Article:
Background: Cancer patients (pts) who receive chemotherapy and/or radiation therapy for their primary tumor are at risk for developing therapy-related myeloid neoplasms (t-MN). Estimates of t-MN prevalence are mainly derived from retrospective series from hematology departments: they account for 10 to 20% of all AML cases. However this condition is frequently diagnosed in daily practice in comprehensive cancer centers (CCC). This suspected higher frequency might be due to optimized follow-up protocols and improved survival outcomes after tumor remission. The aim of this study was to assess clinical factors associated with t-MN in 2 French CCC focusing on delay of onset, survival, cytogenetically defined prognosis, treatment received for primary tumor and myeloid disease presentation.
Methods: We conducted a retrospective study of cancer pts who developed t-MN seen at Institut Gustave Roussy, Villejuif, France and Institut Curie, Saint-Cloud, France between 2004 and November 2014. As defined in the current 2008 WHO classification, t-MN includes therapy-related acute myeloid leukemia (t-AML), myelodysplastic syndrome (t-MDS) and myelodysplastic/myeloproliferative neoplasms (t-MDS/MPN). The study inclusion criteria were development of t-MN after chemotherapy and/or radiation therapy for any primary tumor.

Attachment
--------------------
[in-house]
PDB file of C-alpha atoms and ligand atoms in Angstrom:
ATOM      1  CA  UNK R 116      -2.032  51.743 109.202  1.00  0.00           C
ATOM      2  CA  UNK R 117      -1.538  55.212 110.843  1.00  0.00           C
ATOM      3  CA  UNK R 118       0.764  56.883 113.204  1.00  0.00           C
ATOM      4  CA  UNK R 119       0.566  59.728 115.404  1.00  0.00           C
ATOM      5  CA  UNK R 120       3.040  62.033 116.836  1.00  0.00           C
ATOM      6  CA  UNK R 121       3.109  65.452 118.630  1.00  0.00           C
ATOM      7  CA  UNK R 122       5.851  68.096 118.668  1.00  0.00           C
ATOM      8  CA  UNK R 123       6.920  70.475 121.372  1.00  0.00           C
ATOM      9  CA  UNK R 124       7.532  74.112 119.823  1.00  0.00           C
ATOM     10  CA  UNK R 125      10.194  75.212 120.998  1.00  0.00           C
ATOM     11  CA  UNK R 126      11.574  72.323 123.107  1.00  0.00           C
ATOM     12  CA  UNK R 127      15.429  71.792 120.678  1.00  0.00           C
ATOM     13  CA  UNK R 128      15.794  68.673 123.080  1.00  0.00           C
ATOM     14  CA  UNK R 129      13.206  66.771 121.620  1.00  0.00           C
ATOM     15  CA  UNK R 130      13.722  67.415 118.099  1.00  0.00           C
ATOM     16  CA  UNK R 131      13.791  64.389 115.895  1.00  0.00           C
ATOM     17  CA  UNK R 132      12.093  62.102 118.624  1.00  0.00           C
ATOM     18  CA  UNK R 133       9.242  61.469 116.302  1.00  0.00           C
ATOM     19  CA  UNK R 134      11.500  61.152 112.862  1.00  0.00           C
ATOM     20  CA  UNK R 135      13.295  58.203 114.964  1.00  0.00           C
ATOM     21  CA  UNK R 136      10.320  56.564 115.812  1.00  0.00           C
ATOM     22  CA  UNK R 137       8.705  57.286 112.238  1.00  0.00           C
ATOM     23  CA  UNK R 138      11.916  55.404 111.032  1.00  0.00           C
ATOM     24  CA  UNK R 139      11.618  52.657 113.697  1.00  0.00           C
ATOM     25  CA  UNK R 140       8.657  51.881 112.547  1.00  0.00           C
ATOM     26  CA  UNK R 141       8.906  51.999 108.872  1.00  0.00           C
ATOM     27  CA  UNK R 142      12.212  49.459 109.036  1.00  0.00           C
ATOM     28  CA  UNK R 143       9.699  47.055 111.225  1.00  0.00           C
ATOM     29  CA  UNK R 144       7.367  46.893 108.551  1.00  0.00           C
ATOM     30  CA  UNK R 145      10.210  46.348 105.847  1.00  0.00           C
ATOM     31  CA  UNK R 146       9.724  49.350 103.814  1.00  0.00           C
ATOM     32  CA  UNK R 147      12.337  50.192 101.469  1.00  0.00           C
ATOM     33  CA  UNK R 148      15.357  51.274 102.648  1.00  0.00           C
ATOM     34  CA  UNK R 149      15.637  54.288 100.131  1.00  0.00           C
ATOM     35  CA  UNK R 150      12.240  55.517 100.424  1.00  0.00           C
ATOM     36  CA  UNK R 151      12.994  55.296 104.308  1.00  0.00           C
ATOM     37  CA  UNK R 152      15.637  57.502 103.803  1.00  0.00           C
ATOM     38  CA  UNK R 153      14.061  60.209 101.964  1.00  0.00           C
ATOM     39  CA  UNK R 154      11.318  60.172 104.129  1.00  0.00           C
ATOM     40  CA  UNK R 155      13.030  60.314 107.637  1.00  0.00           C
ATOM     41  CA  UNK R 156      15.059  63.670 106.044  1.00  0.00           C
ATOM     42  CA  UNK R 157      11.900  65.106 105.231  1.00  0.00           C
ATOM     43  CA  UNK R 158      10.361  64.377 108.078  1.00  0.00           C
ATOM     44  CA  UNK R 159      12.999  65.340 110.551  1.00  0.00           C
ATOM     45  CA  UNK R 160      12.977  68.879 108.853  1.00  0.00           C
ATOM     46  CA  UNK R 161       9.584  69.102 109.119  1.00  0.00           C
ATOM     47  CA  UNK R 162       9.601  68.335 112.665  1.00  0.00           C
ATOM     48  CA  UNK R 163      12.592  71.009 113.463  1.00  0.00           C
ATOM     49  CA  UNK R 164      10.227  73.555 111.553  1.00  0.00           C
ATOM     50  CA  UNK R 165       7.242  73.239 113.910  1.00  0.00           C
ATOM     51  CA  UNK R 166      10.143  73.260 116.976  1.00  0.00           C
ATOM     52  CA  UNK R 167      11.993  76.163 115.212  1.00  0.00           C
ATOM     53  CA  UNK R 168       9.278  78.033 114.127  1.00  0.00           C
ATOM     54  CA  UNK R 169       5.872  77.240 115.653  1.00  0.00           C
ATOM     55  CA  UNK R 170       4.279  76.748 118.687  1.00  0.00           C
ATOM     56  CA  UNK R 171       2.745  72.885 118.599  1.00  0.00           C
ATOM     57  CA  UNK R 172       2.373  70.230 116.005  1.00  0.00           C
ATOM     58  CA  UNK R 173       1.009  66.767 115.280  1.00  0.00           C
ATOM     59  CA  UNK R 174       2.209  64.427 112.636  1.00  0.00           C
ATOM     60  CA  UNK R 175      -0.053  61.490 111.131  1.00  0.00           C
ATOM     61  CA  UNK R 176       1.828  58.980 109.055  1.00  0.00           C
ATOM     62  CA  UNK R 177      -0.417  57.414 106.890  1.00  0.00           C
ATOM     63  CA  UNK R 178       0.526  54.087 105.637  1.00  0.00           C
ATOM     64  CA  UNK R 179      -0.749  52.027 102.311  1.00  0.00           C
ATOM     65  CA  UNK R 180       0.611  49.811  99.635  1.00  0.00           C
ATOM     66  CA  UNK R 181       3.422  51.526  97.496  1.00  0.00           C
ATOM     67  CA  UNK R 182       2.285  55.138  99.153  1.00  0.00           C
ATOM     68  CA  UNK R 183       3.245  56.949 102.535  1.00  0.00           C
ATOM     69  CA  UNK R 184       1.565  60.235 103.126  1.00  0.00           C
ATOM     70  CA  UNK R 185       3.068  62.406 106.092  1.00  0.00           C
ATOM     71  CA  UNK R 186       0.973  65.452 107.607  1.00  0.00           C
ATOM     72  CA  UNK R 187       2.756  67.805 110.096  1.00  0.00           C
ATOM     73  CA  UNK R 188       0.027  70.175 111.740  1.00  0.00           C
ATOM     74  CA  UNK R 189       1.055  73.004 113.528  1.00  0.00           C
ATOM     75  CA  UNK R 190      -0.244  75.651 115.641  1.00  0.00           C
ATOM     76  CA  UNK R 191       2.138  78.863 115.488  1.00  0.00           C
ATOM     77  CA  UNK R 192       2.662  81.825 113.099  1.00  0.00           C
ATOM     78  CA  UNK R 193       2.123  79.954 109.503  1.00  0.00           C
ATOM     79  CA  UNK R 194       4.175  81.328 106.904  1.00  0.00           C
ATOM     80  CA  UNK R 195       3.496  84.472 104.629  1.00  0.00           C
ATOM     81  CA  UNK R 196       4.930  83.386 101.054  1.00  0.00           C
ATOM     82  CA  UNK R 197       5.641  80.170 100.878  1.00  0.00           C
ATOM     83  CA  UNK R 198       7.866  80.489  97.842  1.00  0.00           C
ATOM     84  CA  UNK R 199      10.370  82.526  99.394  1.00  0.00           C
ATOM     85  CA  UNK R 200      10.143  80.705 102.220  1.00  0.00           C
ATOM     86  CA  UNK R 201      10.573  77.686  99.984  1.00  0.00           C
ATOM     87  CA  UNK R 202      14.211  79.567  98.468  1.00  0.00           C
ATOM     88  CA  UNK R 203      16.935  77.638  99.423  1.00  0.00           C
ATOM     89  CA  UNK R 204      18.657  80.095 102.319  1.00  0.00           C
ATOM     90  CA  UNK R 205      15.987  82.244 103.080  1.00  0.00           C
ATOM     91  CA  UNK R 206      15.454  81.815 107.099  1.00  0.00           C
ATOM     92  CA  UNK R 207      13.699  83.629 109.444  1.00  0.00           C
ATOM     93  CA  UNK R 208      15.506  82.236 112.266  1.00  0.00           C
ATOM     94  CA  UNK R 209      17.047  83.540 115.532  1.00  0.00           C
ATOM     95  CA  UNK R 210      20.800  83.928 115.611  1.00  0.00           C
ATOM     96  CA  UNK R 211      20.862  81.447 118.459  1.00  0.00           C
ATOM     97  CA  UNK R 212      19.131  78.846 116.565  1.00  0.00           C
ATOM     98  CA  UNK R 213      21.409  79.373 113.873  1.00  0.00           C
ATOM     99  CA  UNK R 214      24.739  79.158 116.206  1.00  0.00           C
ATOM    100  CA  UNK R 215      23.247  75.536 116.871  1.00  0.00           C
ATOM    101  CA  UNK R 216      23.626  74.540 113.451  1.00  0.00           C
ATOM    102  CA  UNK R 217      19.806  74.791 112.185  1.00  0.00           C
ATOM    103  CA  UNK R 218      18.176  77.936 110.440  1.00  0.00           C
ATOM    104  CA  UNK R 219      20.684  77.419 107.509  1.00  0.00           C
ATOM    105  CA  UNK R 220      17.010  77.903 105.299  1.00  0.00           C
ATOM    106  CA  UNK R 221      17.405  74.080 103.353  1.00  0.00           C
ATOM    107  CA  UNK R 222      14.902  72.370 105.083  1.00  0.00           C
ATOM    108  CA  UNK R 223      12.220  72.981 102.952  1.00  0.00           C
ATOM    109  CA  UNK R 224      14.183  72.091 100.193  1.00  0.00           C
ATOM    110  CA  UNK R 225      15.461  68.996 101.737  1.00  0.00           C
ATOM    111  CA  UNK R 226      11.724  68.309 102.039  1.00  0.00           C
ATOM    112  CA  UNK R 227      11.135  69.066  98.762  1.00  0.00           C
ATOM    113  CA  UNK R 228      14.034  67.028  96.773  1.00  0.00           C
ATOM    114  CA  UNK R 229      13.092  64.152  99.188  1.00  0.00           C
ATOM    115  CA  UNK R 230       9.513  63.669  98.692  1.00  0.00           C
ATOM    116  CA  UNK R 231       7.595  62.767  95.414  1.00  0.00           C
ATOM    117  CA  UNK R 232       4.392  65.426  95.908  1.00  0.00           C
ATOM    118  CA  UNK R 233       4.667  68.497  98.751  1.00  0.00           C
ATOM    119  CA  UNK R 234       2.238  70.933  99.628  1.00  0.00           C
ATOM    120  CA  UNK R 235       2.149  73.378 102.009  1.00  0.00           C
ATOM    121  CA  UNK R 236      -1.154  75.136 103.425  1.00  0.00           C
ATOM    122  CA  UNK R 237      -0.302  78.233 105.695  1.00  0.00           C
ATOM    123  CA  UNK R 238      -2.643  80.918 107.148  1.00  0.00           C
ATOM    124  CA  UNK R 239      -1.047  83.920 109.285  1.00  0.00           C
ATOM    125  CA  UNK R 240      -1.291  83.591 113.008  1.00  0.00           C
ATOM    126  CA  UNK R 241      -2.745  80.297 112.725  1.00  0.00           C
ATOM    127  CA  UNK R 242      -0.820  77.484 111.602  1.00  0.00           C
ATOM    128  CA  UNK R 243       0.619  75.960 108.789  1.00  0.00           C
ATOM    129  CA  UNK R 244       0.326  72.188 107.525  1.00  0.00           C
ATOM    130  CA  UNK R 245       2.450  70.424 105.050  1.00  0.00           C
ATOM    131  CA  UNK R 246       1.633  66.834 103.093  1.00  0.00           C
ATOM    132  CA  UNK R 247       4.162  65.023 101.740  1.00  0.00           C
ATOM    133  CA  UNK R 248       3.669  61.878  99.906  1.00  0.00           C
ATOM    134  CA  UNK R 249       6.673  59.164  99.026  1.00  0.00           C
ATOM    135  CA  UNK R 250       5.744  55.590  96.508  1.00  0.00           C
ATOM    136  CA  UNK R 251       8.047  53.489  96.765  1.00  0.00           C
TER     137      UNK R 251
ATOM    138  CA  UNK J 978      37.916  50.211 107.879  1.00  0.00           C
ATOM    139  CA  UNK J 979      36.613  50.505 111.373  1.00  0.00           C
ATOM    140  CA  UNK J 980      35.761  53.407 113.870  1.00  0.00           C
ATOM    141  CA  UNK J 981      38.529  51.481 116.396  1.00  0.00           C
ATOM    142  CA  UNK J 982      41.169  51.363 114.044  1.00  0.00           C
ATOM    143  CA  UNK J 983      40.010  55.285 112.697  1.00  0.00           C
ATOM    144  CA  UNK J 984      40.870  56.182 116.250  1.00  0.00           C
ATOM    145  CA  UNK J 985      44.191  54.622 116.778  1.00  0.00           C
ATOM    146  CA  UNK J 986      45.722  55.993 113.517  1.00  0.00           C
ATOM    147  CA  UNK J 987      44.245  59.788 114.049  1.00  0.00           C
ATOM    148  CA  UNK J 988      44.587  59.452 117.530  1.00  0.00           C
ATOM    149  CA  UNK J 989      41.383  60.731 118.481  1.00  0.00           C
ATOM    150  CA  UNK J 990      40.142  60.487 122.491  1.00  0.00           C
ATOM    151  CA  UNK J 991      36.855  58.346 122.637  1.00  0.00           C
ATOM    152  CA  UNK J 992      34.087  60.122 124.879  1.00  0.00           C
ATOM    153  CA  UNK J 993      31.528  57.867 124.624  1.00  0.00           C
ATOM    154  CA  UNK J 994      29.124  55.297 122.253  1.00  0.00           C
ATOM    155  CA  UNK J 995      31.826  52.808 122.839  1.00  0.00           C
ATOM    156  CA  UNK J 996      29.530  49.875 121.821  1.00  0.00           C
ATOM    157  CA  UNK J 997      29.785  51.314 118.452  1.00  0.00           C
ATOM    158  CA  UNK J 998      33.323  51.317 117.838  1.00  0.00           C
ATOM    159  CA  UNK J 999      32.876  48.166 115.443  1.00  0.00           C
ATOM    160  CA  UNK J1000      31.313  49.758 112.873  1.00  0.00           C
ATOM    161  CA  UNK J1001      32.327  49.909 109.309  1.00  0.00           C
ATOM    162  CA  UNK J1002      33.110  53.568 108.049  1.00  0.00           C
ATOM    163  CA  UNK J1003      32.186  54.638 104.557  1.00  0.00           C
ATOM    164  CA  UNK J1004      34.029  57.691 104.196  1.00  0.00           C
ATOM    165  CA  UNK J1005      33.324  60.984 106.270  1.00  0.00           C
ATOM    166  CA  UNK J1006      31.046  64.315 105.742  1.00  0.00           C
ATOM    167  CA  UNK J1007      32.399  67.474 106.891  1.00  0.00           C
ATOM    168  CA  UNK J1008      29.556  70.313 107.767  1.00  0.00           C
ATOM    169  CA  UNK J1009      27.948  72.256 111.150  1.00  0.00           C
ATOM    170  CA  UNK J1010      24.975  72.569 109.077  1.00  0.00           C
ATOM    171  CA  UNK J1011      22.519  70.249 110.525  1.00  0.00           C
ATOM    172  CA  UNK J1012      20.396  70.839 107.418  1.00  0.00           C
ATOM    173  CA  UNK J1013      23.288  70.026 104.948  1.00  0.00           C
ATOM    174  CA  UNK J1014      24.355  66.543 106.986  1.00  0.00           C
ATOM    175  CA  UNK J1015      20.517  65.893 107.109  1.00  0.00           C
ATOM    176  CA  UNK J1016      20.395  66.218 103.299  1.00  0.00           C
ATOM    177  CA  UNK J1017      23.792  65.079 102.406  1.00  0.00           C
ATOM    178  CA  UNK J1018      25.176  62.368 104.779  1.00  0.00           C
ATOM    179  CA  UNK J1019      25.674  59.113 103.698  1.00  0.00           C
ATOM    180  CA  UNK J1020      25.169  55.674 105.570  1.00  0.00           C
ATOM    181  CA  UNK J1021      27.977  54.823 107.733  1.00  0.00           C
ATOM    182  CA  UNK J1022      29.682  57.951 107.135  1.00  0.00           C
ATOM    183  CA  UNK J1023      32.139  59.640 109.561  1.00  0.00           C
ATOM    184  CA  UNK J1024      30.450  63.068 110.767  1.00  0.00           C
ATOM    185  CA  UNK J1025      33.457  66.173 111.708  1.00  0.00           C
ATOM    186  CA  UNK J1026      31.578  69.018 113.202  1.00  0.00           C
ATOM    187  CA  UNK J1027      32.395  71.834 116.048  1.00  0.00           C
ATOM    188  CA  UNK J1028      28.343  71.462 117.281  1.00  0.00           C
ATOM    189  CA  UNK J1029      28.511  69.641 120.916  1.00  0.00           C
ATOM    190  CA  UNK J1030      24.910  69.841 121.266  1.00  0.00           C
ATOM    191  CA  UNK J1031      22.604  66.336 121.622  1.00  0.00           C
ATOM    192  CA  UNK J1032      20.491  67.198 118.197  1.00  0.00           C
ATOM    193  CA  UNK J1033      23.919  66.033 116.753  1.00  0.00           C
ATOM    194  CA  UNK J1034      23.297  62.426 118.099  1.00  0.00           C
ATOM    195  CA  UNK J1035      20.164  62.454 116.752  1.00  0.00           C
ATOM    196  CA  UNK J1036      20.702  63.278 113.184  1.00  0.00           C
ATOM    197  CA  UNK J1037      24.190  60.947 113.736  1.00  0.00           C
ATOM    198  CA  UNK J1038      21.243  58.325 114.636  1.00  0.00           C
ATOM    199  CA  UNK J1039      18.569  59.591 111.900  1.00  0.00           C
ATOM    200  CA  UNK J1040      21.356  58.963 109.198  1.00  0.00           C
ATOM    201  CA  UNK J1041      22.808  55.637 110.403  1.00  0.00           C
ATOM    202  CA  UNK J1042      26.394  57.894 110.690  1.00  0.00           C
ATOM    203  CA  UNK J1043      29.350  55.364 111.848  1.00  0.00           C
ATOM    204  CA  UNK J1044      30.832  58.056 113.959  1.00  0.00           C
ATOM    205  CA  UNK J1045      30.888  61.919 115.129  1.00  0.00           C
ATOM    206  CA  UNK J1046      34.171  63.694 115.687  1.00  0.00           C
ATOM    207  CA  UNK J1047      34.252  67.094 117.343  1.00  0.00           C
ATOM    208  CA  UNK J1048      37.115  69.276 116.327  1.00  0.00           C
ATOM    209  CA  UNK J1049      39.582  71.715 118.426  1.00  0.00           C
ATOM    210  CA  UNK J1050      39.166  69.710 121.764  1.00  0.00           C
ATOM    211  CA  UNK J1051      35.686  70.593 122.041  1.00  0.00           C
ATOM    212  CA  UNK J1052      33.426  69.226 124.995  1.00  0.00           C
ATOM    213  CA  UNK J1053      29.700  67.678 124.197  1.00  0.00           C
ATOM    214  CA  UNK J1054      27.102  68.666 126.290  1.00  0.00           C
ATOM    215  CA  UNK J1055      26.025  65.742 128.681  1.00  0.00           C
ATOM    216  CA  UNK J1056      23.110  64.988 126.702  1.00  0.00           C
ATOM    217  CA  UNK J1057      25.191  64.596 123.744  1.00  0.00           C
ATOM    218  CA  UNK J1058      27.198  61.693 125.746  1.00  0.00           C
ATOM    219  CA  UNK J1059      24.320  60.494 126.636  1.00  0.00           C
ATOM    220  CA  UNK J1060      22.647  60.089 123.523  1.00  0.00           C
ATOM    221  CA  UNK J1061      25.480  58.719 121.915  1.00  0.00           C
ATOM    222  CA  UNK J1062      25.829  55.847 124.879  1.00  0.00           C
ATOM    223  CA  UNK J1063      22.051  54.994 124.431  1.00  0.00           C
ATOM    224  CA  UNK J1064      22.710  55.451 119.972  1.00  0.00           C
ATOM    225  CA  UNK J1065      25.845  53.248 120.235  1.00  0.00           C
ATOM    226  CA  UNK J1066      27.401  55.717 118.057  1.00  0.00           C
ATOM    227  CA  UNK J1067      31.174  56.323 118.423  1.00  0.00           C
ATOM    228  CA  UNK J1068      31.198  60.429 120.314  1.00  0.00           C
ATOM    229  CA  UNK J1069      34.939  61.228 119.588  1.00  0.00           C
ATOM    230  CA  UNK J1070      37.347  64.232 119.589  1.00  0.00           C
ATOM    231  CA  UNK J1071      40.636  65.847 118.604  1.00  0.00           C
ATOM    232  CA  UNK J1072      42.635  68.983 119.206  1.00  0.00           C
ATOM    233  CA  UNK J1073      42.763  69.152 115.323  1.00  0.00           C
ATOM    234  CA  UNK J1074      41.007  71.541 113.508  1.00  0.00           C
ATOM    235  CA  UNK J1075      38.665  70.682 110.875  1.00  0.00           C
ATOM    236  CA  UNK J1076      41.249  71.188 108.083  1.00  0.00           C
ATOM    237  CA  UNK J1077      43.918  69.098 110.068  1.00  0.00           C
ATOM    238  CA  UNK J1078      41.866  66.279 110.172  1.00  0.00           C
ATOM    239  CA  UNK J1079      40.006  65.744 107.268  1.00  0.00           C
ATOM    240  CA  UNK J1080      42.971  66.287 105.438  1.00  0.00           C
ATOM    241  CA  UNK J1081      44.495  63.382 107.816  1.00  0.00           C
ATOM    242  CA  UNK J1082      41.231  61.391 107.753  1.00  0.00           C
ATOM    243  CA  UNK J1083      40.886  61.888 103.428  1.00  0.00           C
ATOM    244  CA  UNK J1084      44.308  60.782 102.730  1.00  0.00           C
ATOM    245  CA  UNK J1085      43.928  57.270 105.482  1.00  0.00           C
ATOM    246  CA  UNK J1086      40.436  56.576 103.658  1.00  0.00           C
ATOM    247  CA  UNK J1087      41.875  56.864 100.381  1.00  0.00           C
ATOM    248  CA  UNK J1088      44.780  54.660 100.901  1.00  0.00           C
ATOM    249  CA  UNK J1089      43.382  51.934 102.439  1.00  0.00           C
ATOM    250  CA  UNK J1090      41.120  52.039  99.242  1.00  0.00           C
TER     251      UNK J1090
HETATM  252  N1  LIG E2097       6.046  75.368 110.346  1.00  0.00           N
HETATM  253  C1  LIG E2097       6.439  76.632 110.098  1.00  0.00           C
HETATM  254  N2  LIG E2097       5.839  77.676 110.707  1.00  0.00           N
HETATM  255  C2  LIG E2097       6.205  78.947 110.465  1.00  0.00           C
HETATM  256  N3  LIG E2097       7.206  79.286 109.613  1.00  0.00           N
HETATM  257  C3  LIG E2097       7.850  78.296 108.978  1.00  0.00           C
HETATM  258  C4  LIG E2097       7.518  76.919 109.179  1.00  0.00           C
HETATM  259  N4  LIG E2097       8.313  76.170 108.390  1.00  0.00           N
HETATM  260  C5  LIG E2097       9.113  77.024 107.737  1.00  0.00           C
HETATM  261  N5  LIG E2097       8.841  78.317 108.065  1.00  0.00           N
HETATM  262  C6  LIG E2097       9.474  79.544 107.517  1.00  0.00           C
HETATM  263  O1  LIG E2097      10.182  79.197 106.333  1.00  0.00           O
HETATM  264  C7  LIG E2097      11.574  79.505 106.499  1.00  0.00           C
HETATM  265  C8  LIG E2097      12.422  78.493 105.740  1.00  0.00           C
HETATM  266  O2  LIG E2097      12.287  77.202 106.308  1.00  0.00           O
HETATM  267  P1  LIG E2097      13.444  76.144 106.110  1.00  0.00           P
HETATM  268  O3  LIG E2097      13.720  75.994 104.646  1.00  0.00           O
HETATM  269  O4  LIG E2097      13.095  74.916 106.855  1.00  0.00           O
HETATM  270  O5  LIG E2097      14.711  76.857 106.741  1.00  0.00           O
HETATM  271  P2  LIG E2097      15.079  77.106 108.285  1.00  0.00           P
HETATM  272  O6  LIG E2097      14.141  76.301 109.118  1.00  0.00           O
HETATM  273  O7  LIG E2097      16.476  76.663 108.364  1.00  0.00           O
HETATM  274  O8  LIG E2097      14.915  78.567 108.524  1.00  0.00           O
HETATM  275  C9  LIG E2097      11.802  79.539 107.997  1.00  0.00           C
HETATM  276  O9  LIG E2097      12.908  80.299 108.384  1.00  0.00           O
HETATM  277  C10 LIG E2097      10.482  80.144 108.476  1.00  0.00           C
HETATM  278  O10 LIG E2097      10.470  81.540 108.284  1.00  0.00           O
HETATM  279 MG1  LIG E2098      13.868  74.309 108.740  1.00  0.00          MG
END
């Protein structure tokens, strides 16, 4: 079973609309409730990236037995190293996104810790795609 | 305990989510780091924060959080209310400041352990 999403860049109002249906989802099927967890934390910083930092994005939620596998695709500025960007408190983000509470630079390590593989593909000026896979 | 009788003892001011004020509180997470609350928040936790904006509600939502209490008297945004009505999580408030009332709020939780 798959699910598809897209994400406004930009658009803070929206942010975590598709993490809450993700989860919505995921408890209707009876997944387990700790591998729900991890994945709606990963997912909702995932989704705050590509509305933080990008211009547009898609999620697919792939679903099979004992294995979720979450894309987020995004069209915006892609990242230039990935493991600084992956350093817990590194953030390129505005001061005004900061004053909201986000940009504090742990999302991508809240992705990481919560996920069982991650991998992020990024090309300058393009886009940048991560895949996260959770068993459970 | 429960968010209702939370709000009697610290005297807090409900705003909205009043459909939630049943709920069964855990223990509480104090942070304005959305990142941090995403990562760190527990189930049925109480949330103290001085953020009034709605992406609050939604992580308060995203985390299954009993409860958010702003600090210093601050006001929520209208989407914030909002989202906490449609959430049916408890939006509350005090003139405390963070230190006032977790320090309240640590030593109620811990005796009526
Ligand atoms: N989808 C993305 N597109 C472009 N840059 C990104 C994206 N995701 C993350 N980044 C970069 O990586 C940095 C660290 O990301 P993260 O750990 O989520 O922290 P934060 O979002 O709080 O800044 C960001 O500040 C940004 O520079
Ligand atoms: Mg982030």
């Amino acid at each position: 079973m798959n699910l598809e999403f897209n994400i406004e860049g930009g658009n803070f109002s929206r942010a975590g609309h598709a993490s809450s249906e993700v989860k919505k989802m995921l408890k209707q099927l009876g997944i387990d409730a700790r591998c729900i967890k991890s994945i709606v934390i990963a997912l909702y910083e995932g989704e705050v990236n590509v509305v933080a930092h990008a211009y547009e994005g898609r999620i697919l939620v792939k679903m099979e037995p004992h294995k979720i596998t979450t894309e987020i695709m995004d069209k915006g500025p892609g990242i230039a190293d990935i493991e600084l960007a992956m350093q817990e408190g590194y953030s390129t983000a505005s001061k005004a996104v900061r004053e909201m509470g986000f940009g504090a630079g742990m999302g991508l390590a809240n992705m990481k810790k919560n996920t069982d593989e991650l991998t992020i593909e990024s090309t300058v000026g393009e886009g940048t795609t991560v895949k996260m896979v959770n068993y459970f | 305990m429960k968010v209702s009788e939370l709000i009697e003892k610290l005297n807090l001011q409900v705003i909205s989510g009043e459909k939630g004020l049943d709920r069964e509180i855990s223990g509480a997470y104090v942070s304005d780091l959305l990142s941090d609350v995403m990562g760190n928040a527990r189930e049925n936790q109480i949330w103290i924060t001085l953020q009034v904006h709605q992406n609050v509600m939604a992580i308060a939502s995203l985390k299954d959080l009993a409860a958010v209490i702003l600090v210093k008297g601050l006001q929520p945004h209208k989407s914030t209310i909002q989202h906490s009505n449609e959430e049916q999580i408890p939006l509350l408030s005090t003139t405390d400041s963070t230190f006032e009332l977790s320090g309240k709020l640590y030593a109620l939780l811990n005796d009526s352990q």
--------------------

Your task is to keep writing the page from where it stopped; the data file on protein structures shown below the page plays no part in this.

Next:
Results: 116 patients were retrieved from our records. 86 patients were women (74%) and the median age at t-MN diagnosis was 65 years (range, 25-91 years). The distribution of primary malignancies by site was as follows: breast cancer 46 pts, hematologic malignancy (lymphoma and myeloma) 24 pts, gynecologic cancer 14 pts, head and neck cancer 8 pts, urologic cancer 6 pts, gastrointestinal cancer 4 pts, miscellaneous (sarcoma, neurooncology, neuroendocrinology cancer) 14 pts. The median interval between primary cancer and t-MN was 60 months (range, 12-324). At the time of t-MN diagnosis, 69 (59%) had t-AML, 46 (40%) had t-MDS and 1 (1%) had t-MDS/MPN. Of note, among t-AML pts 15 (13%) had AML with recurrent genetic abnormalities and 14 had AML (12%) with MDS-related changes. Median survival from the diagnosis of t-MN was 6.5 months (5y OS was below 20%). Adverse risk karyotypes were prominent (63 pts, 59%) followed by intermediate risk (32 pts, 30%). Of note 12 pts (10%) had favorable risk karyotype. The impact of karyotype on survival was crucial: median survival was 60 months for favorable risk pts, 14 months for intermediate risk pts and only 6 months for adverse risk karyotypes. 26 pts (22%) were treated by radiation therapy alone. Treatment modality (radiation therapy alone, chemotherapy alone or combined treatment) did not affect survival or delay of onset. Of note, when we isolated pts treated by alkylating agents without topoisomerase inhibitors from those treated by topoisomerase inhibitors without alkylating agents we found that the disease presentation did not differ (same proportion of t-AML vs. t-MDS in each group), an observation in contrast with the classical description of post-alkylating agent t-MDS vs. post- topoisomerase inhibitor t-AML.
Conclusion: We report a heterogeneous cohort of 116 pts with numerous primary tumors and treatment protocols. Prominent adverse risk karyotypes are in line with a dismal survival yet favorable risk karyotypes are not uncommon and remain associated with a relatively good prognosis.
No relevant conflicts of interest to declare.
Asterisk with author names denotes non-ASH members.